Ryerson Biomedical Engineering Students Invent Brain-Controlled Prosthetic Arm
Biomedical engineering students Michal Prywata and Thiago Caires have created a prosthetic arm that is controlled by human brain signals, a groundbreaking first in medical prosthetics.
“In just ten minutes of practicing, a person can pick up the mind-control aspect of the technology,” said Prywata.
The Artificial Muscle-Operated (AMO) Arm brings amputees remarkably close to having a natural limb, by giving them a far better range of movement compared to traditional prosthetic arms. It also helps users avoid invasive surgeries and can potentially save a fortune in costs.
The AMO Arm is controlled by the user’s brain signals, which manipulate pneumatic pumps and valves to create movements via ‘artificial muscles.’ Whereas, traditional prosthetic limbs offer limited movement through electrical and mechanical components.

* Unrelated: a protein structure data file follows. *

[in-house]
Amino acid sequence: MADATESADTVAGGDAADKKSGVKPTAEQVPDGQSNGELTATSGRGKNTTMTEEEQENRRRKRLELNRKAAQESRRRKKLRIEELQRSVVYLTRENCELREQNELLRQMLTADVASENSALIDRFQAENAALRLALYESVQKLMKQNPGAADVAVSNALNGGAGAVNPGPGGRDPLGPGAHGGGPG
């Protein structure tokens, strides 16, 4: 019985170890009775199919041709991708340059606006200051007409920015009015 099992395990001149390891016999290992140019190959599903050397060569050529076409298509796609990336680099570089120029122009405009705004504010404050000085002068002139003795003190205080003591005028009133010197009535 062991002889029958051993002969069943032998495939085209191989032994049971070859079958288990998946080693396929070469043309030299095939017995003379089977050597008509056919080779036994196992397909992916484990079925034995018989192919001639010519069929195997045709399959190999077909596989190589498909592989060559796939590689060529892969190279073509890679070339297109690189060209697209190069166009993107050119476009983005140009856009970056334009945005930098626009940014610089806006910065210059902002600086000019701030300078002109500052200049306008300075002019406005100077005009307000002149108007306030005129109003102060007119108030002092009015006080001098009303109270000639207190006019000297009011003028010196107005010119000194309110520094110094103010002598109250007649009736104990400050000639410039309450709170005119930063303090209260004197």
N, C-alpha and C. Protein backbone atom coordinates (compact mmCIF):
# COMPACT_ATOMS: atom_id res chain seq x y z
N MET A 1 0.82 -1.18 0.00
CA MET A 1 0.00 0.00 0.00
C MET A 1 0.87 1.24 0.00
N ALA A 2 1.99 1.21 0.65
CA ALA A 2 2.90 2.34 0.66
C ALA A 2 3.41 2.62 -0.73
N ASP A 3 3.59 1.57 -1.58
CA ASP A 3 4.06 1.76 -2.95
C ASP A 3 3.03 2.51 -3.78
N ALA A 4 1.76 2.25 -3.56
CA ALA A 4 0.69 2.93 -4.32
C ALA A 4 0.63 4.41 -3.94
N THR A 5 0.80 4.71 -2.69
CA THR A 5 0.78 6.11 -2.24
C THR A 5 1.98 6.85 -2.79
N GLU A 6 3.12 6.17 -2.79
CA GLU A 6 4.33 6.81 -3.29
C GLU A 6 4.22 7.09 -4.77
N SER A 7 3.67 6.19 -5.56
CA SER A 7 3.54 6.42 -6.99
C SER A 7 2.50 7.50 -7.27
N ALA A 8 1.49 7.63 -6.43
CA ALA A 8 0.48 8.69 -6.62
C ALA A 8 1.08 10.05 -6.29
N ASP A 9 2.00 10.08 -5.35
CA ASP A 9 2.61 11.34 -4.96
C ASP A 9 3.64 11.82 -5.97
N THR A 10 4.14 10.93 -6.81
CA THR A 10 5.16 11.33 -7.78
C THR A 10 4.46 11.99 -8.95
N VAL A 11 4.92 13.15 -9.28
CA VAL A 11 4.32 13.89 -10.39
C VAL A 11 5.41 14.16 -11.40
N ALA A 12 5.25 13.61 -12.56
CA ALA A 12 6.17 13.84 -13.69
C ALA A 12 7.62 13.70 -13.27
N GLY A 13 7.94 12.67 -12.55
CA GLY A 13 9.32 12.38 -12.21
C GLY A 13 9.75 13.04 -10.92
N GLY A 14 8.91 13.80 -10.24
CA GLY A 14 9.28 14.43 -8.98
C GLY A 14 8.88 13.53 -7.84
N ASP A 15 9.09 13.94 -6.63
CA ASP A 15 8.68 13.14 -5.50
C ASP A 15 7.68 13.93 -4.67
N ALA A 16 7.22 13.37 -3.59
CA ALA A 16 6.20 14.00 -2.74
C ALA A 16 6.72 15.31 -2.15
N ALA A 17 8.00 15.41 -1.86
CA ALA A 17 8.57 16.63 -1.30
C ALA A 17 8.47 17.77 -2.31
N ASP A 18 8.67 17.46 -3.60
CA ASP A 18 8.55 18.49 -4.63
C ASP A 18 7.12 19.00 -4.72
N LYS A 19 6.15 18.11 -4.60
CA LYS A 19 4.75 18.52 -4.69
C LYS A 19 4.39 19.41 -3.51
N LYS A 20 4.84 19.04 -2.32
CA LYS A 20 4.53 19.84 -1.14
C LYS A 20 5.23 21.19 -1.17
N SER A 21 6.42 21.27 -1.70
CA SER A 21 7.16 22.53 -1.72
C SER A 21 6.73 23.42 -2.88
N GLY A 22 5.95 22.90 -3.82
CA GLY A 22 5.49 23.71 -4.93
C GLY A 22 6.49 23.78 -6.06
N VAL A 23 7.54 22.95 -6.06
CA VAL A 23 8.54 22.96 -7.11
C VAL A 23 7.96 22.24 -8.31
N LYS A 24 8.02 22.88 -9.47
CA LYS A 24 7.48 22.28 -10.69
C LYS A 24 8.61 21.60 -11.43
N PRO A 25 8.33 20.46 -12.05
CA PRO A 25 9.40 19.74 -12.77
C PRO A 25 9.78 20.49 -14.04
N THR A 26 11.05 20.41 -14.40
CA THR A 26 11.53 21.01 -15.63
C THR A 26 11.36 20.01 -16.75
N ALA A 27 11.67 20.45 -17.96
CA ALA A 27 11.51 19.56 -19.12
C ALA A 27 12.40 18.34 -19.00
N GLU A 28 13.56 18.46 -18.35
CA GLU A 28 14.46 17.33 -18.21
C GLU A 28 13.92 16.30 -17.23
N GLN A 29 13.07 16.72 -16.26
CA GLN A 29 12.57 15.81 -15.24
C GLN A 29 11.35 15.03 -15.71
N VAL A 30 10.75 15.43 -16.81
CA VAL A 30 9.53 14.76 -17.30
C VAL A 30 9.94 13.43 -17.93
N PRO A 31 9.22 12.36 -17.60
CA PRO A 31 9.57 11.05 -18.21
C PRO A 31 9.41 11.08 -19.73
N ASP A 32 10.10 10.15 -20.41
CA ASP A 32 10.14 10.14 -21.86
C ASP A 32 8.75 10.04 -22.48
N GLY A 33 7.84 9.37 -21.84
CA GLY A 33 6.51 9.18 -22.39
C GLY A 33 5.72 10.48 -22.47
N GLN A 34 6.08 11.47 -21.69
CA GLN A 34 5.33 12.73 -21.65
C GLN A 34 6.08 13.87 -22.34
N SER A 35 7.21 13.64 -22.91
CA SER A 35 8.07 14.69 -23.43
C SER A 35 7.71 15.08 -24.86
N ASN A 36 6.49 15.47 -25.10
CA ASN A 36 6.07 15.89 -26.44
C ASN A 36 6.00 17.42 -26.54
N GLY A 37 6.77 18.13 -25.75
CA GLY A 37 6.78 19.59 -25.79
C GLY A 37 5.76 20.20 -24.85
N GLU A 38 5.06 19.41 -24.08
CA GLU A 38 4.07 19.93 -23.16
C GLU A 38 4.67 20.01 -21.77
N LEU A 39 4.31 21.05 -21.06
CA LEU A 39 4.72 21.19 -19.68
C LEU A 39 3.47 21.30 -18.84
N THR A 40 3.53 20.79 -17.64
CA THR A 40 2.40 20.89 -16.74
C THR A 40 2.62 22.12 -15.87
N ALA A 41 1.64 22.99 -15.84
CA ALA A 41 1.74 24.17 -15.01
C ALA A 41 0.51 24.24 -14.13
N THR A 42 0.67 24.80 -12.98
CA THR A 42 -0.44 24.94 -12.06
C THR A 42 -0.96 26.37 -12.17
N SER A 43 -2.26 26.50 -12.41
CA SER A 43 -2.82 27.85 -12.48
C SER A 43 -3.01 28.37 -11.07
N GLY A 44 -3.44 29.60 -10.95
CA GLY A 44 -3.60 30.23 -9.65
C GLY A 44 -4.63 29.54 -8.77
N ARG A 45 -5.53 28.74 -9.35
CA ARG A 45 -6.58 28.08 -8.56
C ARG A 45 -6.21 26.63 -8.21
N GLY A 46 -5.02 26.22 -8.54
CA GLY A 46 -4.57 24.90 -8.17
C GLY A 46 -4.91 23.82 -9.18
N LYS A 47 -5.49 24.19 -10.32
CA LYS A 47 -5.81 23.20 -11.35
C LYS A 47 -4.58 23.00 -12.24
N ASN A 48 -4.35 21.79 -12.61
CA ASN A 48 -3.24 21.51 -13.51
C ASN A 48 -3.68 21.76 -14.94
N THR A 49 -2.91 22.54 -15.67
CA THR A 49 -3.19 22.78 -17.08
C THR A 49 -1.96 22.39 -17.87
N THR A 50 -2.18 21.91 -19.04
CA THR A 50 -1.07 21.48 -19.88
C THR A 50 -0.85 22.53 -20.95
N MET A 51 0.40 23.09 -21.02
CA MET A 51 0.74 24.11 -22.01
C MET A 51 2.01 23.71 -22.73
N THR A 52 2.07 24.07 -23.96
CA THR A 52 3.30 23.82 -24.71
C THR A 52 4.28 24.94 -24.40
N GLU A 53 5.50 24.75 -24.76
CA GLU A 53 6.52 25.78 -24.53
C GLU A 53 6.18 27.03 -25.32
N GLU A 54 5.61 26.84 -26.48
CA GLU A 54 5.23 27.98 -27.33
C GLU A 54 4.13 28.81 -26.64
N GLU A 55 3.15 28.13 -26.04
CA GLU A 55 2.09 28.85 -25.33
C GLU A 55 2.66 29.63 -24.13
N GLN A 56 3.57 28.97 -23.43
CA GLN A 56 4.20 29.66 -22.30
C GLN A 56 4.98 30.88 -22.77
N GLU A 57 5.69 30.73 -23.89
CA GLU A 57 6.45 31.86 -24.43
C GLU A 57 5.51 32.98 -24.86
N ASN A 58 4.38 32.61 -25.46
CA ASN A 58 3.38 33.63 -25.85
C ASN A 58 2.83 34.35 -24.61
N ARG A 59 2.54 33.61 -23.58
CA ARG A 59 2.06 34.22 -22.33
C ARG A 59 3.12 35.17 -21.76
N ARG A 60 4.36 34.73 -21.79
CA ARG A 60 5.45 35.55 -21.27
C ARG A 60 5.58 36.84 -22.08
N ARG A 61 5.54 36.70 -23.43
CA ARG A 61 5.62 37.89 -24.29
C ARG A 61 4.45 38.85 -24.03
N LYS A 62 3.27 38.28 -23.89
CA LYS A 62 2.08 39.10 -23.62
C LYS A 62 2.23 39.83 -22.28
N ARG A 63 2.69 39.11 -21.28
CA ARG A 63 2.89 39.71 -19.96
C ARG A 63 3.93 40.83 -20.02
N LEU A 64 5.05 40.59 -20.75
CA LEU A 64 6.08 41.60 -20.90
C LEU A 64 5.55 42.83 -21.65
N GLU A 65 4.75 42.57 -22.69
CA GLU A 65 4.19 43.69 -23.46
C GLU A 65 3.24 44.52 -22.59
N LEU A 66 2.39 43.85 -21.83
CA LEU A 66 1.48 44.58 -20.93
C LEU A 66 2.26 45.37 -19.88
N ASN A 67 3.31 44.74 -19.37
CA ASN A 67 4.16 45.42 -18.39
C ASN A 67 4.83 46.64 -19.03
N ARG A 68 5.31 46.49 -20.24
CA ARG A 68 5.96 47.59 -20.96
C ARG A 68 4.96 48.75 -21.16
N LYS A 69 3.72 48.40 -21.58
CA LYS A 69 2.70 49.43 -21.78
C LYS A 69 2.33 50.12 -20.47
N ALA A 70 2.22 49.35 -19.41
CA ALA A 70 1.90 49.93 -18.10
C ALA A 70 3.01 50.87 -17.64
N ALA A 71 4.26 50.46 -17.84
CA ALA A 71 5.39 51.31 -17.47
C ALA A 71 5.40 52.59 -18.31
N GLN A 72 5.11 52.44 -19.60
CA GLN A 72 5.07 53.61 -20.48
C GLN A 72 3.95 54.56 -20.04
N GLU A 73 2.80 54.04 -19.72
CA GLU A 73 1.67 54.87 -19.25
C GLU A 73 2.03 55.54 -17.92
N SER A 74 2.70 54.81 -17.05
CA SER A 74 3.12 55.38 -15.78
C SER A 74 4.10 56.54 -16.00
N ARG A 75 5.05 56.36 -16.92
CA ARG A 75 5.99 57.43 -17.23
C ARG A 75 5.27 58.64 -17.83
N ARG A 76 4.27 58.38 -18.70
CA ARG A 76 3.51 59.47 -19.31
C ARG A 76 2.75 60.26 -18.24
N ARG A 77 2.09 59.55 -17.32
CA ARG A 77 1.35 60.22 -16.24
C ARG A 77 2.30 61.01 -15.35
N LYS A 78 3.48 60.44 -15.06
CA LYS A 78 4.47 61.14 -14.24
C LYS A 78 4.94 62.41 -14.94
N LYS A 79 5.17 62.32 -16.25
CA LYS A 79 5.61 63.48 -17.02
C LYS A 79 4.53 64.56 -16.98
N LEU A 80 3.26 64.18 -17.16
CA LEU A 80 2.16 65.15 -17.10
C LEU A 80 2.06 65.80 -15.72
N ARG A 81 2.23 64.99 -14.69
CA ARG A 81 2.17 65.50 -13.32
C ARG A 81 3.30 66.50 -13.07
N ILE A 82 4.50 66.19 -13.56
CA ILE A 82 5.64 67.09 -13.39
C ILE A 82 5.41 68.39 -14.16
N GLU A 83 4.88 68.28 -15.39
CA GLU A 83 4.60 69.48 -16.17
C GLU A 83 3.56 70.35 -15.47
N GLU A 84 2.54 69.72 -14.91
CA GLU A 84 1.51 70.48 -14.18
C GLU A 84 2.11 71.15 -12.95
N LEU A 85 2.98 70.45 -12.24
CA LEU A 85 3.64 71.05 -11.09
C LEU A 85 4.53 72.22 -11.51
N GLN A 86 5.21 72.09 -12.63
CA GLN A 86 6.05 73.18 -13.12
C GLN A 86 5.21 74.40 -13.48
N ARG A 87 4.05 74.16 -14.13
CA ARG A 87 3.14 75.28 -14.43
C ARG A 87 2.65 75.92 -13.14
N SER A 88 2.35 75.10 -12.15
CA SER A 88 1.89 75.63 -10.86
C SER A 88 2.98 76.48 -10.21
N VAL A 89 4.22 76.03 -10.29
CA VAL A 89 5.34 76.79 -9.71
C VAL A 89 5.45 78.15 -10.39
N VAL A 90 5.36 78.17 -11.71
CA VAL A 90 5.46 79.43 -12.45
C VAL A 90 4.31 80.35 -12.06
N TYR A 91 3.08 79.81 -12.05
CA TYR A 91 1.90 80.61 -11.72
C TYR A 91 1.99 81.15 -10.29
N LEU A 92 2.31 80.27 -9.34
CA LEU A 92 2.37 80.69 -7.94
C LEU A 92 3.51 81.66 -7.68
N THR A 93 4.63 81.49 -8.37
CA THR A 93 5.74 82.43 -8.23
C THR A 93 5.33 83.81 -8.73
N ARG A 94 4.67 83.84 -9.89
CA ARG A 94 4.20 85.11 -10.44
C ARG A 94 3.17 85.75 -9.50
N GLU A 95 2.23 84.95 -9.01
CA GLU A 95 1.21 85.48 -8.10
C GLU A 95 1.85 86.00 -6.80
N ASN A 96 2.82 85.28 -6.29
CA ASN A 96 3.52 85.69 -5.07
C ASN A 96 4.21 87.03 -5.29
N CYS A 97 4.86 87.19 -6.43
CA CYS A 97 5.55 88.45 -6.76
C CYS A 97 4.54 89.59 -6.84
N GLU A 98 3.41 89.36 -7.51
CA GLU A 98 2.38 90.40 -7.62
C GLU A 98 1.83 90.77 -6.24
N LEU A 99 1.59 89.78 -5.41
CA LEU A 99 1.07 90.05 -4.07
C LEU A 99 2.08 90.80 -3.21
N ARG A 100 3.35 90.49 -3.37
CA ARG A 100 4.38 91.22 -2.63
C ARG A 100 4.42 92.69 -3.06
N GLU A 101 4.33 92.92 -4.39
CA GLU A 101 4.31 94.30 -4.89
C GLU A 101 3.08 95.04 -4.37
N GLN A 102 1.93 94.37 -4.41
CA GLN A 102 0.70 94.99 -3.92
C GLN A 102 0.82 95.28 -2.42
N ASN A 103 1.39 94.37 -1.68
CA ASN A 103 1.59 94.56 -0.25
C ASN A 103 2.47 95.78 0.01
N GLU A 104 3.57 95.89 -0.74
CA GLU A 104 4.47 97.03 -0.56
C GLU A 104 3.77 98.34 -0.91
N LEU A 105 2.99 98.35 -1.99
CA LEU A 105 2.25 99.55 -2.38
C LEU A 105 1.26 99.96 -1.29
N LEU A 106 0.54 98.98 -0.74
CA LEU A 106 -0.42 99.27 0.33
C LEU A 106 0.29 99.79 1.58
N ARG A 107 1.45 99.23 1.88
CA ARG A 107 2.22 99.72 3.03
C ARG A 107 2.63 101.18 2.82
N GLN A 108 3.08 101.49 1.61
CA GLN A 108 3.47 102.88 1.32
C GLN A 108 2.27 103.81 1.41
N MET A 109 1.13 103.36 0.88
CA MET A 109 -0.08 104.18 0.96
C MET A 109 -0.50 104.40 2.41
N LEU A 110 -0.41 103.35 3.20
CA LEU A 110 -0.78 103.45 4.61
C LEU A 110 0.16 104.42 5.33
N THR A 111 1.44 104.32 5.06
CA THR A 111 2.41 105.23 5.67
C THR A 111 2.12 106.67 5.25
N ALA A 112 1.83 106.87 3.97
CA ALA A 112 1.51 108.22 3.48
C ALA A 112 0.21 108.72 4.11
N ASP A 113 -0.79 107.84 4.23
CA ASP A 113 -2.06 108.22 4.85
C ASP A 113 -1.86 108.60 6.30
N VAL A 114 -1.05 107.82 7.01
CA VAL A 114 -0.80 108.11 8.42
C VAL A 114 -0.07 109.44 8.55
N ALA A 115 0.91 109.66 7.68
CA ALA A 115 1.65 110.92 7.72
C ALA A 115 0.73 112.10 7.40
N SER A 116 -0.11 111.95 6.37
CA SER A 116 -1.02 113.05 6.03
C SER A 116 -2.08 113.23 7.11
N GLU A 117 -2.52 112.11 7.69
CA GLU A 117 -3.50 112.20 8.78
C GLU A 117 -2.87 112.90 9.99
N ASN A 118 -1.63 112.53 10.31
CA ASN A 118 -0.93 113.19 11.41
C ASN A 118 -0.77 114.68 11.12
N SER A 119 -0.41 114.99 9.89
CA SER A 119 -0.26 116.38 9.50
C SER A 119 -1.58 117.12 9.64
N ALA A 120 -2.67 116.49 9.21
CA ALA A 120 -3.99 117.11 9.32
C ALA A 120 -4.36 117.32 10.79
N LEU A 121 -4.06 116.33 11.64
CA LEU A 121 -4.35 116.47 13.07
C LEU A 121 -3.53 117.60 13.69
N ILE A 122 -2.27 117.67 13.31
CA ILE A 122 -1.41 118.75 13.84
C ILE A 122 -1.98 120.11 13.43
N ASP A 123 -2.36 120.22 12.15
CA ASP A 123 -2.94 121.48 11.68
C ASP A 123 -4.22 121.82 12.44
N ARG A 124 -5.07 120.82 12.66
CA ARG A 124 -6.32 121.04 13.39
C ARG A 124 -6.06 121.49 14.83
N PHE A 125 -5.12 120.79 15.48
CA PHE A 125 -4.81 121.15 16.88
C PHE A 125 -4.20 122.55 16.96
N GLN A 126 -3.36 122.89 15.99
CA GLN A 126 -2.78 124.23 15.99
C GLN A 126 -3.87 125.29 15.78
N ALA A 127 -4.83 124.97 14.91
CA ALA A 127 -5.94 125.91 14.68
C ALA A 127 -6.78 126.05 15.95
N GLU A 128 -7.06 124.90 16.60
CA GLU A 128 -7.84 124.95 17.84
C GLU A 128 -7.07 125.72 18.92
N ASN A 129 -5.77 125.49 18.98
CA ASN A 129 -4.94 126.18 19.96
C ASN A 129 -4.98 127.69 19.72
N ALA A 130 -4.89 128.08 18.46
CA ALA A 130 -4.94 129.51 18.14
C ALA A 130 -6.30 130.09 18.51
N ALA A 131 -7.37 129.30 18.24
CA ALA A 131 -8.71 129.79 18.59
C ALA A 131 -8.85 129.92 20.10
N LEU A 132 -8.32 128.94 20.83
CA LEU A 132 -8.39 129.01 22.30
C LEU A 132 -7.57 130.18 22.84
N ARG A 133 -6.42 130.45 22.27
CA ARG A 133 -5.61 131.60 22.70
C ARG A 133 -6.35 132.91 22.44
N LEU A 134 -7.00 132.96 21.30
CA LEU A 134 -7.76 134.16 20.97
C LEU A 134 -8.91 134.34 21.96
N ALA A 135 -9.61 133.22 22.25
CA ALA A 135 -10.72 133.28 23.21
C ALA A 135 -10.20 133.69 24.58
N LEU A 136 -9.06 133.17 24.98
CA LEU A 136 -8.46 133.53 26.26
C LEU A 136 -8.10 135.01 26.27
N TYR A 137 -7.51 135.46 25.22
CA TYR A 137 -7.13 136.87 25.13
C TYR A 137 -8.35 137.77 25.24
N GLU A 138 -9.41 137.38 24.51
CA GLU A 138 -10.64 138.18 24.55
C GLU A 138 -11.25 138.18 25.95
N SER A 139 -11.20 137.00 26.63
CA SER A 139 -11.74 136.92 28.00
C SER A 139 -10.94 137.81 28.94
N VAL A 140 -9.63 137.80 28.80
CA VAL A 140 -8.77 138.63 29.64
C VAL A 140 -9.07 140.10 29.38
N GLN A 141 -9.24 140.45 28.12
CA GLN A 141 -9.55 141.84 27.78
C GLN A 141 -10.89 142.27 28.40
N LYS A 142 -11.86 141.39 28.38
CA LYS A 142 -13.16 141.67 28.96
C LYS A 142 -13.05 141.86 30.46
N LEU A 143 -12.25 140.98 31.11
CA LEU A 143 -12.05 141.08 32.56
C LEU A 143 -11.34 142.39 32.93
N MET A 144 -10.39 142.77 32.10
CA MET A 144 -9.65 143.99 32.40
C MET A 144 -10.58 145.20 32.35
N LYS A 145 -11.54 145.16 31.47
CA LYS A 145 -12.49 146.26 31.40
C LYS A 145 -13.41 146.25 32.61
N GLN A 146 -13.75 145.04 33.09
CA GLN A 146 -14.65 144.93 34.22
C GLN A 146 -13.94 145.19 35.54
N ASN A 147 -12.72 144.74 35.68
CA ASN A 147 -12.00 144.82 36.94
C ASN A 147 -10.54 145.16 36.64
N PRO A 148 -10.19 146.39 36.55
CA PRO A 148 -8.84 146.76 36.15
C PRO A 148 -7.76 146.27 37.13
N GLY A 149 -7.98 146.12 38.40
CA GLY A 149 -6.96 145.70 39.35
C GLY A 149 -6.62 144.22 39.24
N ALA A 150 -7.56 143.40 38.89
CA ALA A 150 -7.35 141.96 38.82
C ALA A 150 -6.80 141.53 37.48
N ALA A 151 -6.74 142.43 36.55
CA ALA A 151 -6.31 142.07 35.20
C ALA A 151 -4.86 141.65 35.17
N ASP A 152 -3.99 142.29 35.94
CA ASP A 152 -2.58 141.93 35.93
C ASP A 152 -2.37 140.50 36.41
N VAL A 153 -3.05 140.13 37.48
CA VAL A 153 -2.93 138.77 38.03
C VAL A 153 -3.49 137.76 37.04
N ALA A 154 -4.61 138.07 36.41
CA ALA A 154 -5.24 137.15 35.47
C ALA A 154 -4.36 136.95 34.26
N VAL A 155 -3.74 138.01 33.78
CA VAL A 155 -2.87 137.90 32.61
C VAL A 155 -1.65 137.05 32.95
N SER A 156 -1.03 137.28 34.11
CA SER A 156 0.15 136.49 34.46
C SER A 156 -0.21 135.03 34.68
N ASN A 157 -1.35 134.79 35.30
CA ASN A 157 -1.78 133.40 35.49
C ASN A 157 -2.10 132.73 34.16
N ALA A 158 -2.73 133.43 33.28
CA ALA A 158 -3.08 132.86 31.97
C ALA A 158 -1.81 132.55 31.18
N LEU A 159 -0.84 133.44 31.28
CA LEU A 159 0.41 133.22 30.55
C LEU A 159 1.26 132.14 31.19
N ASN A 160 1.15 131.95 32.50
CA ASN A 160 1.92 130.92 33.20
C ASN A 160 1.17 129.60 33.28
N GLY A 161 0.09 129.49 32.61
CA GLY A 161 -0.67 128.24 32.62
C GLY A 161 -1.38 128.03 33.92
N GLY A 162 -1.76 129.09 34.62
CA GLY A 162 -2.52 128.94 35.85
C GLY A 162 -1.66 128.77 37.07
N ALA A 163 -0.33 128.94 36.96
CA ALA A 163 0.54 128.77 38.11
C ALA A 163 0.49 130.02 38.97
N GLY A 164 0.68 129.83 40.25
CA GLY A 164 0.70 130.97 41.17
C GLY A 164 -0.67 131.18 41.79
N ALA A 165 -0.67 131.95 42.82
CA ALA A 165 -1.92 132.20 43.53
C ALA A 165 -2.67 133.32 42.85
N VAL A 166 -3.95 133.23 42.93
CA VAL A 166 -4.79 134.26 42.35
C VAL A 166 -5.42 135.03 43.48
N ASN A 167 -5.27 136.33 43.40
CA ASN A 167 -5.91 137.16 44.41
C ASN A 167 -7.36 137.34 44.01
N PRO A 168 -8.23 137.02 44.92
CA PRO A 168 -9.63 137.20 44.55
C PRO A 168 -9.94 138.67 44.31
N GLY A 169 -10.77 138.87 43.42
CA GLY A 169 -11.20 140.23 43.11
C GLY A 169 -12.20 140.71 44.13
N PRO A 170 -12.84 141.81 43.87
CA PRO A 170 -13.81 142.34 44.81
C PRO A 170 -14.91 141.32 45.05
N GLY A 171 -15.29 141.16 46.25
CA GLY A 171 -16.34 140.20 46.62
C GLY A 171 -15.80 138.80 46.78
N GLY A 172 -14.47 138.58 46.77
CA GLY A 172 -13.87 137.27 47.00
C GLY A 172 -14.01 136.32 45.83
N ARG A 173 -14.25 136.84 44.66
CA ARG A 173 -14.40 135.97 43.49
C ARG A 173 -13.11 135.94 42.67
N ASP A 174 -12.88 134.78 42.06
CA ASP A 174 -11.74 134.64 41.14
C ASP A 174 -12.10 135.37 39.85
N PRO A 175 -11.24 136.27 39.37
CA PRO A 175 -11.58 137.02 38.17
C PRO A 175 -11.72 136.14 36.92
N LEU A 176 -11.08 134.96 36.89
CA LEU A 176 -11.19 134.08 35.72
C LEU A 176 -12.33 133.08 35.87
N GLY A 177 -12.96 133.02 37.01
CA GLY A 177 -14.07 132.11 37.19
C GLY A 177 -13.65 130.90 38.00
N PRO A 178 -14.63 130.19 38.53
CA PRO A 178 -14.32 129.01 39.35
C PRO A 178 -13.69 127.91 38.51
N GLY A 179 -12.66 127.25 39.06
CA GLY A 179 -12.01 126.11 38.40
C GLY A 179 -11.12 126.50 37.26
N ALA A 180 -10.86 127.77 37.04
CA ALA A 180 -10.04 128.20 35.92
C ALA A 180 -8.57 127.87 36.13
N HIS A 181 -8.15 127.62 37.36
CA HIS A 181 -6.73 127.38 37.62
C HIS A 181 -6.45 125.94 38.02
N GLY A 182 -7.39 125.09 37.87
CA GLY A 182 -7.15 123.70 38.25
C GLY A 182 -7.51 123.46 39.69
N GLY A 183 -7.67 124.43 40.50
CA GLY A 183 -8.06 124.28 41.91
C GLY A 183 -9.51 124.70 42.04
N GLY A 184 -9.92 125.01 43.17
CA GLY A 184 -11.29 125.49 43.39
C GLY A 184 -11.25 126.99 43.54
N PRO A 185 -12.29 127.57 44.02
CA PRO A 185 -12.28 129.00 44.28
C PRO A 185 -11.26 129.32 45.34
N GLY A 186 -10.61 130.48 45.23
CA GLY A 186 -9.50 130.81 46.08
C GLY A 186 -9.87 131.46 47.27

“Independent finger movements require many more sensors,” said Caires. “For example, while not impossible, it’s still quite difficult to grab a key and unlock a door.”
The virtual muscles are expanded and contracted by using compressed air from a small, refillable tank that the user can carry in their pocket.
Even though Prywata is only in his second year at Ryerson, and Caires is in his third, the team has formed their own company, Bionik Laboratories Inc. and are currently seeking three patents for the AMO Arm and their other technologies.
Schools mentioned: Ryerson University